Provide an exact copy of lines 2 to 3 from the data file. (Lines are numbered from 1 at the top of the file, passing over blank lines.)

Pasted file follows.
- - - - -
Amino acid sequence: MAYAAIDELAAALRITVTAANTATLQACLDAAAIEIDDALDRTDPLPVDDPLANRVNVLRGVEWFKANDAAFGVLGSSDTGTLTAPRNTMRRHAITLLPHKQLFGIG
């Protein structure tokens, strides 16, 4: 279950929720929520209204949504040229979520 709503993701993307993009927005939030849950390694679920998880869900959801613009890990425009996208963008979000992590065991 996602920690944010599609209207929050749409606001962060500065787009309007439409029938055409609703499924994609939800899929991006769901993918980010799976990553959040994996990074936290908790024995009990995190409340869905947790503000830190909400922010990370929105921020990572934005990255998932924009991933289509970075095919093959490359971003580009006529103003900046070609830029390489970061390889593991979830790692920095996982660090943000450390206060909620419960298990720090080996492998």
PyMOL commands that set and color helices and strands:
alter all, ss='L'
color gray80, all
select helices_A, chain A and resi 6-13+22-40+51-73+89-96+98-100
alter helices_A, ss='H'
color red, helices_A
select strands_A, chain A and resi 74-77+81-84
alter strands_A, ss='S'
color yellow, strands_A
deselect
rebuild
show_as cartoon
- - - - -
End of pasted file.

């Protein structure tokens, strides 16, 4: 279950929720929520209204949504040229979520 709503993701993307993009927005939030849950390694679920998880869900959801613009890990425009996208963008979000992590065991 996602920690944010599609209207929050749409606001962060500065787009309007439409029938055409609703499924994609939800899929991006769901993918980010799976990553959040994996990074936290908790024995009990995190409340869905947790503000830190909400922010990370929105921020990572934005990255998932924009991933289509970075095919093959490359971003580009006529103003900046070609830029390489970061390889593991979830790692920095996982660090943000450390206060909620419960298990720090080996492998």
PyMOL commands that set and color helices and strands: